She ends up at her usual place, Roger’s Market, although the second ‘r’ in the sign has long since fallen off. Now it advertises “Roge ‘s Market.” As Casey goes through the aisles she practically laughs at herself. I can’t believe I almost let that dream stop me from buying food to sustain myself, as if I even had a choice. She drops a jar of peanut butter into her basket. Casey Pierce: Certified Badass. She’s able to go shopping like a normal human being. She rounds the corner and stops dead in her tracks. Further down the aisle—the cereal aisle—she sees a mother and child. She watches the scene unfold: kid sitting in a cart, huge red lollipop, mother yapping on the phone. No way, this isn’t happening. Casey rushes down the aisle and smacks into someone. “Excuse me, miss, I wasn’t watching where I was going,” the bespectacled man from the dream makes an appearance. Casey is only able to give him a nervous smile and spit out something that sounds a little like “Sorry.” I have to get out of here before I have a panic attack! She almost heads for the exit, but thinks better of it. Instead, she quickly goes toward the back of the store.

   Shortly after, she hears the “BANG!” of the door. Her blood runs cold. Wide-eyed, Casey mouths the words along with the robber, as if it were a script she memorized, “This is a robbery!” Oh, no. Oh, shit shit shit. Uh-uh, nope. I’m dreaming again, right? She peeks around the corner of the aisle. The tall man in the ski mask advances to the cashier. He doesn’t have a hostage within reach this time. He points the gun directly at the cashier. He delivers his next line, ・gG-give me all the m-money you have or I swear, I’ll shoot your s-sorry ass!・h Colorful language this time, but he still looks trigger happy with his finger spasms. Lowering his hands to the register, the cashier must have twitched in just the wrong way in order to make the gunman feel threatened. BAM! The gun is fired. Casey puts her hand to her mouth to stifle a cry and quickly hides back behind the aisle just as she witnesses the blood spraying from the cashier’s head and his body falling to the floor.

   From the storefront, Casey can hear the killer lamenting to himself, “Oh, God. Oh, shit.” He continues to mumble as he races to the exit and turns right down the street. The store’s patrons start to convene. The mother clutches her crying child as she phones the police. The bespectacled man yells for someone named Laura. Casey’s head is spinning, I have to leave. I can’t be here. She stumbles out of the store and onto the sidewalk. Making sure to go the opposite way of the killer, she takes a left. Dazed, she fishes her phone from her pocket and calls her mom. C’mon, pick up! After the fourth ring, she does.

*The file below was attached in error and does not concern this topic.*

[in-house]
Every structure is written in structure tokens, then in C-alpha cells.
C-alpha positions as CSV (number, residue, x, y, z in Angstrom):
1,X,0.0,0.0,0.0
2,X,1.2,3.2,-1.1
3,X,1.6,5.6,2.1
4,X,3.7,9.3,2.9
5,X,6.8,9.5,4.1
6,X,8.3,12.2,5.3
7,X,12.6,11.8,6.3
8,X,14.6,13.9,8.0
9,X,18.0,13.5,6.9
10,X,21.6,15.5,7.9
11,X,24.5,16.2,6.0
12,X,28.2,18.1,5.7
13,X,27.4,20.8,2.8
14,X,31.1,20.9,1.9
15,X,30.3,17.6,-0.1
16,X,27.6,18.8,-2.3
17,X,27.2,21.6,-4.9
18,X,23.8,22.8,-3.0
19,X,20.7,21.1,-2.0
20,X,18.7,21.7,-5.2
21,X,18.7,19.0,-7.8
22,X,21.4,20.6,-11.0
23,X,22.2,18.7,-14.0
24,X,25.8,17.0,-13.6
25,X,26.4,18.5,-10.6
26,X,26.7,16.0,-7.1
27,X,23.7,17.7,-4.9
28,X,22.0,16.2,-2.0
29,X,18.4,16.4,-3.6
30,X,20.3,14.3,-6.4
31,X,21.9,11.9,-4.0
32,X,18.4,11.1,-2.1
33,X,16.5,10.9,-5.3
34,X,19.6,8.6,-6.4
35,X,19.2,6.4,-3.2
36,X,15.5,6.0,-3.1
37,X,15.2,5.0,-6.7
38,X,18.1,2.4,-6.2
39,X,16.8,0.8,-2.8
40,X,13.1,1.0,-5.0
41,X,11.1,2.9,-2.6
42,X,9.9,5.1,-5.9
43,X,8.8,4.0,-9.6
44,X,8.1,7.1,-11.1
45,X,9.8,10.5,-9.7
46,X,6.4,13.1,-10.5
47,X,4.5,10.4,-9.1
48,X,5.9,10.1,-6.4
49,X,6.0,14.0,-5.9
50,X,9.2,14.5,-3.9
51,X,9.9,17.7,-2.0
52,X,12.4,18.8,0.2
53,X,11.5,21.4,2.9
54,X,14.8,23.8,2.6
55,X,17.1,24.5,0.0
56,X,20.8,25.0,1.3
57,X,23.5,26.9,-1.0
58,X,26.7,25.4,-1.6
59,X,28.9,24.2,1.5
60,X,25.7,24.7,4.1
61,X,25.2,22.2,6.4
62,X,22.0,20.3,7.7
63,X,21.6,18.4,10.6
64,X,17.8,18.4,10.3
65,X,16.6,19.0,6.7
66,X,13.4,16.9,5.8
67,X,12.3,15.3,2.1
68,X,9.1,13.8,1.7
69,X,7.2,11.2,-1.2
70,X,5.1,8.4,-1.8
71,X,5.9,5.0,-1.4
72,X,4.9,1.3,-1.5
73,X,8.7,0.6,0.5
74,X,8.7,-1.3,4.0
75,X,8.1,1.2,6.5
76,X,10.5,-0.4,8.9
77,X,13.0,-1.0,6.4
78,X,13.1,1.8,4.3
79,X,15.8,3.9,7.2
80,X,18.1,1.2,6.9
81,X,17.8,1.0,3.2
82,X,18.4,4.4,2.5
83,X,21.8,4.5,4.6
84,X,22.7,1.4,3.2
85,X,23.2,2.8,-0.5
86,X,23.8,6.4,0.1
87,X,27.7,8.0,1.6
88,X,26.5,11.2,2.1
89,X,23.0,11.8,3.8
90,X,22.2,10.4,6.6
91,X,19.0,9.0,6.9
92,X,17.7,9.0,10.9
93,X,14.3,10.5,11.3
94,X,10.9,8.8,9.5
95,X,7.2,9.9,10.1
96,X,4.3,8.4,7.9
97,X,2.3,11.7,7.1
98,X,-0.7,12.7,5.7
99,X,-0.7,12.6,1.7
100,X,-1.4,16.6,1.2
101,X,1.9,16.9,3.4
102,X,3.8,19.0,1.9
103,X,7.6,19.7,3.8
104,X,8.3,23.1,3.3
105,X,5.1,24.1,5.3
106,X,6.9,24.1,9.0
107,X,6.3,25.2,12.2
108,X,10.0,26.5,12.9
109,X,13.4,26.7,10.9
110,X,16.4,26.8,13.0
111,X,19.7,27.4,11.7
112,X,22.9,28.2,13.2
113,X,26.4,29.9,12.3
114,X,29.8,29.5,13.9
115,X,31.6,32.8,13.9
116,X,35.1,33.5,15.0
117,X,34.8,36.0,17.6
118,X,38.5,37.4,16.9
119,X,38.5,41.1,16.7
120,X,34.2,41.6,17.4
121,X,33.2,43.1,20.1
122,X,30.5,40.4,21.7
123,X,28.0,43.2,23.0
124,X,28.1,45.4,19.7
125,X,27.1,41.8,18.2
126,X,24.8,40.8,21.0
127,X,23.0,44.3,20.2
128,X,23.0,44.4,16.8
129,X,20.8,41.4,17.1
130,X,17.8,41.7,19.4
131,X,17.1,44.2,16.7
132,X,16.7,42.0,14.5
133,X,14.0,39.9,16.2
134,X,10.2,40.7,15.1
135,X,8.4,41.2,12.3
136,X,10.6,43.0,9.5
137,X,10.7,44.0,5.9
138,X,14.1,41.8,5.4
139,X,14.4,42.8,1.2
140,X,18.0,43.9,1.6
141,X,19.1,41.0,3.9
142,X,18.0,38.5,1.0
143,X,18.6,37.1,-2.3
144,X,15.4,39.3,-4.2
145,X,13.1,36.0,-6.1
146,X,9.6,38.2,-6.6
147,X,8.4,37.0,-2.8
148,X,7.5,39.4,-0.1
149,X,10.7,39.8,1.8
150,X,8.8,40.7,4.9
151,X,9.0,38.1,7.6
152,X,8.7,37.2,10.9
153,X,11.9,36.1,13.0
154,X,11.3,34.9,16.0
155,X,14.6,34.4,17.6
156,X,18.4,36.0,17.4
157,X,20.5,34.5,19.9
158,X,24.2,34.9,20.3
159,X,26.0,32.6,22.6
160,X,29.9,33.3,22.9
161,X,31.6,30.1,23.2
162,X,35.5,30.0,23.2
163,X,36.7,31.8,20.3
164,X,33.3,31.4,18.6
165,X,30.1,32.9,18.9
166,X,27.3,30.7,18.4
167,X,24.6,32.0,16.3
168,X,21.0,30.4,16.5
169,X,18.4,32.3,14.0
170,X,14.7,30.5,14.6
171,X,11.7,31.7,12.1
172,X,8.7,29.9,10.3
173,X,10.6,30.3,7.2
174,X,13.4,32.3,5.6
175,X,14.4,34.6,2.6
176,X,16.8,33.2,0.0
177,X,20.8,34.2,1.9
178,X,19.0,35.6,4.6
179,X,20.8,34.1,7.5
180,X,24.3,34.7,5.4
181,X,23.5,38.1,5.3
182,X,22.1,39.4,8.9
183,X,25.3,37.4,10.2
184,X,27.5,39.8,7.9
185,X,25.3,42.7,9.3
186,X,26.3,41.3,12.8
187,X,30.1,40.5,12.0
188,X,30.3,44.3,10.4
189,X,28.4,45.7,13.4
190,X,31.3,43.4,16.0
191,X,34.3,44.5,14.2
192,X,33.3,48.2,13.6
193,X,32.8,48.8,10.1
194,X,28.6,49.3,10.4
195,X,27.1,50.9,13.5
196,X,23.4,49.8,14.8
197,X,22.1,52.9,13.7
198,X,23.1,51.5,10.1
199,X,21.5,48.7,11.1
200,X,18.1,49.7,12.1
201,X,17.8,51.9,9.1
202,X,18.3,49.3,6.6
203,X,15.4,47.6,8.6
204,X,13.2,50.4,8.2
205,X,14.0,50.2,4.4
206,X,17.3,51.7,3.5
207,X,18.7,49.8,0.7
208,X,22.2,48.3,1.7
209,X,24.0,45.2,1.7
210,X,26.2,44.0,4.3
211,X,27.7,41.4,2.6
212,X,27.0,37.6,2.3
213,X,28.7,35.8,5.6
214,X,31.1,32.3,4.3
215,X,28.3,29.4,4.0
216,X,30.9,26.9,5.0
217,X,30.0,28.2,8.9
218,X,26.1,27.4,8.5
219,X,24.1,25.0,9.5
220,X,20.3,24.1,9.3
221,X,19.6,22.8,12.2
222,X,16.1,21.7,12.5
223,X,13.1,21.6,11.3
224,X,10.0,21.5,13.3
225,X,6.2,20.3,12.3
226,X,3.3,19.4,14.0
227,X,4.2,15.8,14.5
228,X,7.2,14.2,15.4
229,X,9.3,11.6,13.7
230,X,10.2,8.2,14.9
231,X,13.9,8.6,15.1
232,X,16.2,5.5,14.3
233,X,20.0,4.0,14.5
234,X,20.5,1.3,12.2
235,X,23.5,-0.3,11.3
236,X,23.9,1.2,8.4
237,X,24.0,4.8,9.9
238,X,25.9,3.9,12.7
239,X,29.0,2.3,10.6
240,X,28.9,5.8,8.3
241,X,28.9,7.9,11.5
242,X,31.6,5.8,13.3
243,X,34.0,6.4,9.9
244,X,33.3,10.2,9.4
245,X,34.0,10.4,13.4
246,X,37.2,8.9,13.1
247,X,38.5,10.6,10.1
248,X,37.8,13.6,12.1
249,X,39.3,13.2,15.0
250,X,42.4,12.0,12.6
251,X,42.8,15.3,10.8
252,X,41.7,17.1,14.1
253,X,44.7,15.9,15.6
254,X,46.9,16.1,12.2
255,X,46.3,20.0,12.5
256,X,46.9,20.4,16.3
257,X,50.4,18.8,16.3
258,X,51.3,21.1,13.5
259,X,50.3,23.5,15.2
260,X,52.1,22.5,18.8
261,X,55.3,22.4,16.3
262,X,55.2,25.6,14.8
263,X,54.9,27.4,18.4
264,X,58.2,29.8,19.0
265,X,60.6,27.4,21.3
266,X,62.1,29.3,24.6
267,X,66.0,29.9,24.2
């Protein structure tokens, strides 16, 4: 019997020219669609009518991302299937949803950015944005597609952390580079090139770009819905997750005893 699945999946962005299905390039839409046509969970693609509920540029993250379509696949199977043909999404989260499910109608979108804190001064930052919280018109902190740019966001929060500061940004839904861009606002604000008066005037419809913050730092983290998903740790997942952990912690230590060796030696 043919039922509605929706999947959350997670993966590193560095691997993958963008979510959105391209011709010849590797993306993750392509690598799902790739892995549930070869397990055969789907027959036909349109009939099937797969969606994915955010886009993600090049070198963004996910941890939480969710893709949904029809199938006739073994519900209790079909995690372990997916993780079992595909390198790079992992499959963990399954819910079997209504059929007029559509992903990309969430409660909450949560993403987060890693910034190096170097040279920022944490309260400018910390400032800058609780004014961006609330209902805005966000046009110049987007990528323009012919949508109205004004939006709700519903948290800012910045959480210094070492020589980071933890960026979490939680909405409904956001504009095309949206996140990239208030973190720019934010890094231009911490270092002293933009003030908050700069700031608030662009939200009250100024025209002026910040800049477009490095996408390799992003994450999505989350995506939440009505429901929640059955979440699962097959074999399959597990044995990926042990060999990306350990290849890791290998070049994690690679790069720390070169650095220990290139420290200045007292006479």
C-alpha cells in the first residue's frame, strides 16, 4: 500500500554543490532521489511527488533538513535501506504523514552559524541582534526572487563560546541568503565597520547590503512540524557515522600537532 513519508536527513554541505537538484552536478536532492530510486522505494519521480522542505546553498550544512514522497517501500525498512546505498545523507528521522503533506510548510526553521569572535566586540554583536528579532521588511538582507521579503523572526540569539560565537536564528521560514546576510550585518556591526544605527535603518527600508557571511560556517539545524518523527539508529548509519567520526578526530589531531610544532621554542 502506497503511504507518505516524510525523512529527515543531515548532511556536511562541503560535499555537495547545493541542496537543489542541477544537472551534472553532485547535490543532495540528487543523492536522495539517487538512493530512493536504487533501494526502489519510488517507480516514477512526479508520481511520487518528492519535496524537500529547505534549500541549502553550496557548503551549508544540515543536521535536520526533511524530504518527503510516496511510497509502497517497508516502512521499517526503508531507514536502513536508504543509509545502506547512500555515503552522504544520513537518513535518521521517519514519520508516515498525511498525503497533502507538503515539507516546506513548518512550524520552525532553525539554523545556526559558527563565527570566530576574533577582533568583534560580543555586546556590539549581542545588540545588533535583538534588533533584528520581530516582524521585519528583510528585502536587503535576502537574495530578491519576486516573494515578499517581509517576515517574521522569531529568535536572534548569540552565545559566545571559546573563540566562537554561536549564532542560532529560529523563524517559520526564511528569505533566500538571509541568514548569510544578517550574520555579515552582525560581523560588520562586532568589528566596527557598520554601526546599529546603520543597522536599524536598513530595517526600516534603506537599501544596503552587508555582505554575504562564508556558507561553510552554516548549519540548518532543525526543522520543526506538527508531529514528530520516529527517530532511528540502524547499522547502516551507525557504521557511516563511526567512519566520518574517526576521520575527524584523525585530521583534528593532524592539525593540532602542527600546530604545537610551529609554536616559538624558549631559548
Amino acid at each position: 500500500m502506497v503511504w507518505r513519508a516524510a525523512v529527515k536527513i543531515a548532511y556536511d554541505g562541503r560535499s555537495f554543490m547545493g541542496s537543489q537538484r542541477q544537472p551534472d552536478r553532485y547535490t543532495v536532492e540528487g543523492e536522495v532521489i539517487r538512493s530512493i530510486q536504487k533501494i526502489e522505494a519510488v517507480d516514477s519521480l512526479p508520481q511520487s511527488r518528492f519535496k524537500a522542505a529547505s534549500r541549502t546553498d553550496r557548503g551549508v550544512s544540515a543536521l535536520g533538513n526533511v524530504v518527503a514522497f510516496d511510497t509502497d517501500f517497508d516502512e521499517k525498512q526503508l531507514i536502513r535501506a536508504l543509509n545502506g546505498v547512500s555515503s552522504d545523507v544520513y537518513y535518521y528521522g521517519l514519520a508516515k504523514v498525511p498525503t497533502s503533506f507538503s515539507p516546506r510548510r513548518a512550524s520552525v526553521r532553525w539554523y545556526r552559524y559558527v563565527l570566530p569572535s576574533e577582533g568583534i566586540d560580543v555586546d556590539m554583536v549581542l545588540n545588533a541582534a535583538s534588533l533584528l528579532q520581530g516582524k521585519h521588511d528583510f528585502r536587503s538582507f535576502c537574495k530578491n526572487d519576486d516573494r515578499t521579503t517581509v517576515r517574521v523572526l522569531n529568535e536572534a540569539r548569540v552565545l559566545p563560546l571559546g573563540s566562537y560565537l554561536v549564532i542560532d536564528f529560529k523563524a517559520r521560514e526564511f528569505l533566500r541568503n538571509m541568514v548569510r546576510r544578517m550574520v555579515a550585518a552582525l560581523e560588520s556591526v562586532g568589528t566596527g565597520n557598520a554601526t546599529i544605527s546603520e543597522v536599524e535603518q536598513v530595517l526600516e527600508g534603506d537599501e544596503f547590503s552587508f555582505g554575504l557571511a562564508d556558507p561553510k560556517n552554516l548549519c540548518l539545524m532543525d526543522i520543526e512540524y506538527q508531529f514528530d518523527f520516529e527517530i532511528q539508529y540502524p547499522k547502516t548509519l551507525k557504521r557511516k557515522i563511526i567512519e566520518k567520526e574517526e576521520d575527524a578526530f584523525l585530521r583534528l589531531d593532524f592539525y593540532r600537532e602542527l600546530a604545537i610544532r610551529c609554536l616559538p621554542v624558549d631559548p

“Hey, Hon-“

   “MOM! Mom, I had a dream and it came true! But it wasn’t a dream, it was a nightmare. And I died, but this time someone else died. It actually happened. He’s dead. It’s all my fault, it was supposed to me! Ishouldbedeadrightnow. WHAT DO I DO?”

   Casey’s mom tries to calm her down so she can figure out what was making her daughter so frantic. But Casey won’t listen; she can’t listen. Her mind is a beehive. Thoughts, concerns, worries, doubts. They’re all buzzing around, forming one loud hum that keeps growing. She quickly takes a turn down the next street. A man on a bicycle almost collides into her, “Watch where you’re going!” he shouts. Casey doesn’t hear him. She’s vaguely aware of her mother’s growing concern as she turns street corners in a desperate attempt to find her way home.

   “Honey, I think you need to take a deep breath. I’m sure everything will be fine, you just need to give yourself time to stop and think.”

   Her mother’s words do not register. Casey starts to run. She notices the green traffic light, but does not consider the consequences. I have to get out of here, her mind insists. In her blind sprint, she crosses the street, just in time to hear a blaring horn and the screeching of brakes.